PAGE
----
Charles Leclerc’s overdue win on Sunday has raised inevitable questions about the status of Ferrari’s drivers. The timing could not be more acute going into Monza with an audience more passionate about the team than its drivers. The timing is also appropriate since it will be 40 years, almost to the day, since the Ferrari driver who was unquestionably the fastest made allowances for the team and the championship in their home race.
Gilles Villeneuve was the darling of Monza, his genuine free spirit and hugely dramatic driving style making it seem he was put on earth to be a Ferrari driver. Following an F1 debut with McLaren at Silverstone in 1977, the French-Canadian had been snapped up by Ferrari and won his first Grand Prix a year later.
Yet, when Jody Scheckter came to Maranello in 1979, there was no question about which driver was expected to win the championship. Having been runner up in 1977 and finished third twice, the taciturn South African was not being paid $1.2m (a big number in those days) just to have fun and fight his team-mate.
The plan began to go awry early in 1979 when tyre trouble for Scheckter meant Villeneuve won in South Africa. The pressure on the supposed Number 1 increased with another victory for Gilles in Long Beach. Jody got himself back on track with wins in Belgium and Monaco, Villeneuve responding by finishing six places further ahead in France.
The Dutch Grand Prix was to be a turning point, but not in the manner expected initially when a bad start dropped Scheckter to the back of the field and Villeneuve jumped into second place. They had come into the 12th round of the championship separated by just six points (points being awarded 9, 6, 4, 3, 2, 1 for the first six finishers). By the end of it, Scheckter had extended his lead by charging through the field to finish second after Villeneuve had retired spectacularly with a punctured rear tyre.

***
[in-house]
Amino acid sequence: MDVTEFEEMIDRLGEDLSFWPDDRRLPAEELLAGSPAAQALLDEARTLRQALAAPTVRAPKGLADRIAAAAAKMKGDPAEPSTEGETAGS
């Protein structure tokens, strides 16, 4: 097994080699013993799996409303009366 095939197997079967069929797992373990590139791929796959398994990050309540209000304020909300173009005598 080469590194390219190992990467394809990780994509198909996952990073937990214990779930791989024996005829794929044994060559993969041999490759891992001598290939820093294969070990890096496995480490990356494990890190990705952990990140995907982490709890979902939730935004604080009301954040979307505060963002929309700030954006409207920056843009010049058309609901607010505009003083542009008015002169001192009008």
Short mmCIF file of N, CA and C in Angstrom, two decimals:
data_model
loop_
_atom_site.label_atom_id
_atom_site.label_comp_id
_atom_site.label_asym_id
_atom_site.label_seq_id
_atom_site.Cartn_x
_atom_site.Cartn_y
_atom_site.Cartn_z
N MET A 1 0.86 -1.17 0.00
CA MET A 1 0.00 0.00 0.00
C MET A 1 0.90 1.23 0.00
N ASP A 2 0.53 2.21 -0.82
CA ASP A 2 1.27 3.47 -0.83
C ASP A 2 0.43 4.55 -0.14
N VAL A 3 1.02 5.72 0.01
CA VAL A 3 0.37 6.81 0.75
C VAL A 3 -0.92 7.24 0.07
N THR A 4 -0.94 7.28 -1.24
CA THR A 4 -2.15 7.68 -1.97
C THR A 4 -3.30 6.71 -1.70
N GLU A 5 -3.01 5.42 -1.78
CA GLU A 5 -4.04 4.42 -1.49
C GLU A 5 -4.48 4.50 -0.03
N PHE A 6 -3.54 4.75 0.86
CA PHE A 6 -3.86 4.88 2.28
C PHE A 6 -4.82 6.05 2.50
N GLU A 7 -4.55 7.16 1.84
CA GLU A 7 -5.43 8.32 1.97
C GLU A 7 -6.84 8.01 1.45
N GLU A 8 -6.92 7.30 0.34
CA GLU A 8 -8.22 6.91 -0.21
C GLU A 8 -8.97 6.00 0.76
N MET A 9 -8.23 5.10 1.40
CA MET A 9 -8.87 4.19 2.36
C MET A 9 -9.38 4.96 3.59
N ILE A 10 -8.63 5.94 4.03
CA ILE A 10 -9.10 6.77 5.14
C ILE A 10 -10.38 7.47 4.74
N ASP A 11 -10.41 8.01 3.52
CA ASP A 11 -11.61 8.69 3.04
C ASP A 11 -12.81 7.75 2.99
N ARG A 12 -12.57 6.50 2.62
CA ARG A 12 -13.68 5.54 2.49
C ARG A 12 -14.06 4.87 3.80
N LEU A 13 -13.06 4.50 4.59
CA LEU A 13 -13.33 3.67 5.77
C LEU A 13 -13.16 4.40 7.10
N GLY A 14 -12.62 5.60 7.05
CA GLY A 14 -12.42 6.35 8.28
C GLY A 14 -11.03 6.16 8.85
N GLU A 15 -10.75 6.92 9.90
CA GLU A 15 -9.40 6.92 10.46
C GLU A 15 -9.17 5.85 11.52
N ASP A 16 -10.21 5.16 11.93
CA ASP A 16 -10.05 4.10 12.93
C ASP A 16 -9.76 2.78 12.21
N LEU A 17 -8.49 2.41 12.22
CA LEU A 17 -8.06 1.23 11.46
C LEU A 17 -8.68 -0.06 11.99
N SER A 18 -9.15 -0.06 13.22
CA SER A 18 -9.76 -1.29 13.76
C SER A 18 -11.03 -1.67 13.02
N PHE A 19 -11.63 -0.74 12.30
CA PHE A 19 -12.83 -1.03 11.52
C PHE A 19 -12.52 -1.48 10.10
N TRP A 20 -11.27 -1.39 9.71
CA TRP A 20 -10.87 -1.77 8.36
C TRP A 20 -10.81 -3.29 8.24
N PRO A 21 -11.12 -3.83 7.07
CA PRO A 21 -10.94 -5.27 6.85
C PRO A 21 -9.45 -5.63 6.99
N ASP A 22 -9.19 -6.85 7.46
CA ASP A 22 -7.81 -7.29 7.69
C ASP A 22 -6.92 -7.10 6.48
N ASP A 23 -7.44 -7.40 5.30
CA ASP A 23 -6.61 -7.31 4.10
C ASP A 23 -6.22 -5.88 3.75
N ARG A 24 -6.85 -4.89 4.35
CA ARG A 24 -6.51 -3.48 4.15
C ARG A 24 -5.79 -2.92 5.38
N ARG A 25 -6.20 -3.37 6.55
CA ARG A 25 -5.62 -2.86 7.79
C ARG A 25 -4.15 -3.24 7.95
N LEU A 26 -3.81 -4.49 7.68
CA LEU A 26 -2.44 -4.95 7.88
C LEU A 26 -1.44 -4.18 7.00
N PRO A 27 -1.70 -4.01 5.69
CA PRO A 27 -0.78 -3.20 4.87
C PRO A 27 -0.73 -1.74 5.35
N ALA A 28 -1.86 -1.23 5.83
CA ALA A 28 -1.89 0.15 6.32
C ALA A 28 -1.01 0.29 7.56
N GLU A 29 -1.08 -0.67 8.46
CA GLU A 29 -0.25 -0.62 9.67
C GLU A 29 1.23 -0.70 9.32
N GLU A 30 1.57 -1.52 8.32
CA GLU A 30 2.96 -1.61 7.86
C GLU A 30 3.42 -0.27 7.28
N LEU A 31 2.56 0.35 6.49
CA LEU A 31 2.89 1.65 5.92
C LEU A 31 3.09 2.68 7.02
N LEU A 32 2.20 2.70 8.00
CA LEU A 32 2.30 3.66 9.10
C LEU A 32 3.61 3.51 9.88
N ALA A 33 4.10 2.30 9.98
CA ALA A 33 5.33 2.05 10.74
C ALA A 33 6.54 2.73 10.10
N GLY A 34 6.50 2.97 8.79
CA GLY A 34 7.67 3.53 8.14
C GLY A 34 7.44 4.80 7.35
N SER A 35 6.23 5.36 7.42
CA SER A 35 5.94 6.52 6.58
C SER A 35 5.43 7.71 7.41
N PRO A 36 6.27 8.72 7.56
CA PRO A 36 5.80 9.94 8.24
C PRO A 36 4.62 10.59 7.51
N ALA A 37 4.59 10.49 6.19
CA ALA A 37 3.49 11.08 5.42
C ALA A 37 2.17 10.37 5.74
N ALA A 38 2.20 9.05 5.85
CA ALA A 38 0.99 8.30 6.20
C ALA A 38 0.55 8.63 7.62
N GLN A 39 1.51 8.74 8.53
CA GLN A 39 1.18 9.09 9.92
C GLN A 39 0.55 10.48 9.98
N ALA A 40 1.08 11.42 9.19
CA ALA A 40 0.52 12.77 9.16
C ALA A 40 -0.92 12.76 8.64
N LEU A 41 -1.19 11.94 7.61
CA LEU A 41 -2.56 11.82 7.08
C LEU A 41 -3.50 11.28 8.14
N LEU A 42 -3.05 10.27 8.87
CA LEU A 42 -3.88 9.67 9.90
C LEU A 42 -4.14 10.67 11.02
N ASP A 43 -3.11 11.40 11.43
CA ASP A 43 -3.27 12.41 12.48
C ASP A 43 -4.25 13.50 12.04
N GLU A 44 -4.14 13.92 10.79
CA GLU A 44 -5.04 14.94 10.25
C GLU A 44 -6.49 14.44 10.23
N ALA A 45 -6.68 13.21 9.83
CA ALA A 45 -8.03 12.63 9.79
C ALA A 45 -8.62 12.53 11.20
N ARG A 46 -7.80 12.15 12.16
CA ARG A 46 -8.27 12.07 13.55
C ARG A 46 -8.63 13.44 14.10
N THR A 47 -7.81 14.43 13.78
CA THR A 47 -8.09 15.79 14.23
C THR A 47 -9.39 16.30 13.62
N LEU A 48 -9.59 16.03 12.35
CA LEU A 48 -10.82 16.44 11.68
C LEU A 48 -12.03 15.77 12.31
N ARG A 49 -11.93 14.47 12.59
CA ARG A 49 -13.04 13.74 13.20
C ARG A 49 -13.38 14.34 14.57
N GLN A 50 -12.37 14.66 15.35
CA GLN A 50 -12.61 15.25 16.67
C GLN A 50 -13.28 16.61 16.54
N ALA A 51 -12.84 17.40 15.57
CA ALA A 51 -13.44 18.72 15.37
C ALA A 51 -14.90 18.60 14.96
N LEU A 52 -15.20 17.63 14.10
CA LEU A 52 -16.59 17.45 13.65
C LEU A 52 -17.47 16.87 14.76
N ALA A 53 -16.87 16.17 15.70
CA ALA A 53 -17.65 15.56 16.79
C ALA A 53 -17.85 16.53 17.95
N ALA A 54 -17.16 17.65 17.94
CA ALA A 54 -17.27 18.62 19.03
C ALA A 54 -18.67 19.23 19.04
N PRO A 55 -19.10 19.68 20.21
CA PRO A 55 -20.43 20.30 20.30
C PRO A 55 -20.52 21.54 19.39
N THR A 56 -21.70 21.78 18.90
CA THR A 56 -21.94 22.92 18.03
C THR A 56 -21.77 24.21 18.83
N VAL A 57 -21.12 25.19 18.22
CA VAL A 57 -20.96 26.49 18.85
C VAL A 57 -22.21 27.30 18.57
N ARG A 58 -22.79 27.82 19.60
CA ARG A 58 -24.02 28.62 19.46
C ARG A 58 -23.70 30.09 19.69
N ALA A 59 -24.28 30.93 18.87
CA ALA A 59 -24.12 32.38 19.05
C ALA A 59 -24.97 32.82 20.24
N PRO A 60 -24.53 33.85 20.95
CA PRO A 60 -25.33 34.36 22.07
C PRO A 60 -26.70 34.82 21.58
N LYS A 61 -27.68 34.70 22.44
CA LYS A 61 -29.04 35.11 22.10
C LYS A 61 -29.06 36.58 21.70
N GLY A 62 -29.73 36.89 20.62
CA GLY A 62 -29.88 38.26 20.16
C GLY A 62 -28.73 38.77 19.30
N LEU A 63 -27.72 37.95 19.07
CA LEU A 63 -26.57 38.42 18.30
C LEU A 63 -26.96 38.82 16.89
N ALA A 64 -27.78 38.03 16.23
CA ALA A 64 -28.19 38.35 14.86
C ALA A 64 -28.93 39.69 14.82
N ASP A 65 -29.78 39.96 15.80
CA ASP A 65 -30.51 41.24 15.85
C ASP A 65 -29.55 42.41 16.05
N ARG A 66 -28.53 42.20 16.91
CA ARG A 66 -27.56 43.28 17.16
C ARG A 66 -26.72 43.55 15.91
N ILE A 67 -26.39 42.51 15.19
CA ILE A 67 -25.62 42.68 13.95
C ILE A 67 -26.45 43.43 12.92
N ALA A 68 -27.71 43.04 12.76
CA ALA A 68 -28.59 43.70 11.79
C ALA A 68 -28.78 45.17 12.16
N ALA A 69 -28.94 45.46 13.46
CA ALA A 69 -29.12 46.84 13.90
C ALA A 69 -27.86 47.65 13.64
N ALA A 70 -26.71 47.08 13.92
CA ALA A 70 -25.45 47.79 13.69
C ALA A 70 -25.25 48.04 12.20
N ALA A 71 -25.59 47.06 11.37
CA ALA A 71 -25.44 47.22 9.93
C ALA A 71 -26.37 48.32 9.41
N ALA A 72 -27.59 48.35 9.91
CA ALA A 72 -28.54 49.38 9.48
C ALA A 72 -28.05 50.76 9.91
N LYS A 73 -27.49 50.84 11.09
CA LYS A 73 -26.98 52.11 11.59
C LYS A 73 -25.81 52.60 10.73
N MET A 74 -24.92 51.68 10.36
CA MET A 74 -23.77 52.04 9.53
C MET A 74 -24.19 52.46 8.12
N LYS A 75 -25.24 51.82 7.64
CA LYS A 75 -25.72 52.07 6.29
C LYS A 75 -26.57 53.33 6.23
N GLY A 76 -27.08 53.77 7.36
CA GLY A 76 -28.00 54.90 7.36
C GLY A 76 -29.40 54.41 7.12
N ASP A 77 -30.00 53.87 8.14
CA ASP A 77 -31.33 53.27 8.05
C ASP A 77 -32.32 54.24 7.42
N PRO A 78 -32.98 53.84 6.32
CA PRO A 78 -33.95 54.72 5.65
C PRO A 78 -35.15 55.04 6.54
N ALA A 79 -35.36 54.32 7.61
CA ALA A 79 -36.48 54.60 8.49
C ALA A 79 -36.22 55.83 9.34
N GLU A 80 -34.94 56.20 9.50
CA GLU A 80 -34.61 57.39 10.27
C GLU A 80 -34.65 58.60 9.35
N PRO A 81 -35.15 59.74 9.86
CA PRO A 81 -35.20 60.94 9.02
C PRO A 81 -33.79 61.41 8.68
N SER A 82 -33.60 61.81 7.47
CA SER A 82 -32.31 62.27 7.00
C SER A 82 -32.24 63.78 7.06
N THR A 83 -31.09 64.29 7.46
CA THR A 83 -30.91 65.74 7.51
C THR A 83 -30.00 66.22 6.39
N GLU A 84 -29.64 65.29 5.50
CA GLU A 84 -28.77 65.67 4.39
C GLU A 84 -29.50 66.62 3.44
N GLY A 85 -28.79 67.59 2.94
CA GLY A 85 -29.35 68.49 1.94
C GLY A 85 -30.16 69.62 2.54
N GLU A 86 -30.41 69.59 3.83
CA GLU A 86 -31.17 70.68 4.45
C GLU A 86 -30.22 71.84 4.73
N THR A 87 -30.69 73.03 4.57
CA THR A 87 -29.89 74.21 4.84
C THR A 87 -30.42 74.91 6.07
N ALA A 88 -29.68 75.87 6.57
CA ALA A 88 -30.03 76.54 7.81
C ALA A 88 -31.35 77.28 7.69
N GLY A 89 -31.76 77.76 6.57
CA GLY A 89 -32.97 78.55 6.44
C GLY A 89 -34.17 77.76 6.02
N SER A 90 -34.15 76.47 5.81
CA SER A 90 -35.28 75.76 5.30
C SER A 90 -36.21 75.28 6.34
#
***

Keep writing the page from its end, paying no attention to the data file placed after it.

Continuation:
Monza was next. It would be good for Ferrari, not to mention Scheckter, if the title could be wrapped up at home before heading off to the final two races in North America – assuming Villeneuve played ball. The Ferraris qualified third and fifth, Scheckter ahead of Villeneuve, with the fast but fragile Renault turbos locking out the front row.
“Compared to today, we had a more or less unlimited qualifying tyres as usual at Monza,” recalls Scheckter. “Gilles was using one set after another and, of course, the newspapers were full of Gilles breaking lap records. He loved all that.
“But I put on hard tyres and just worked on the car. I was quicker than Gilles in the race and, as soon as [René] Arnoux dropped out of the lead and I was in front, I just cut the revs and backed off to make sure. Only on the last lap did I accelerate away again. Although I trusted Gilles, I didn’t want to take any chances with something as important as this!
“There were lots of times when Gilles was faster than I was, and times when I was faster. We raced hard, and I beat him. We had agreed that whoever was in front stayed there as long as you weren’t going to lose a place.
“If you were first and second and the third guy was a long way back you’d stay there, and if you were fifth and sixth and nobody was trying to pass, you would stay there. In other words, you didn’t fight when it wasn’t necessary, and we stuck to that.
“I won the championship because, in the races that counted, I got out in front, and was in front when it settled down. At that stage there was no point in fighting. There were no circumstances where he had to give up a place to me, so I don’t think it was frustrating for him.
“Gilles was a law onto himself in many ways. But he was a lovely guy and a very honourable man.”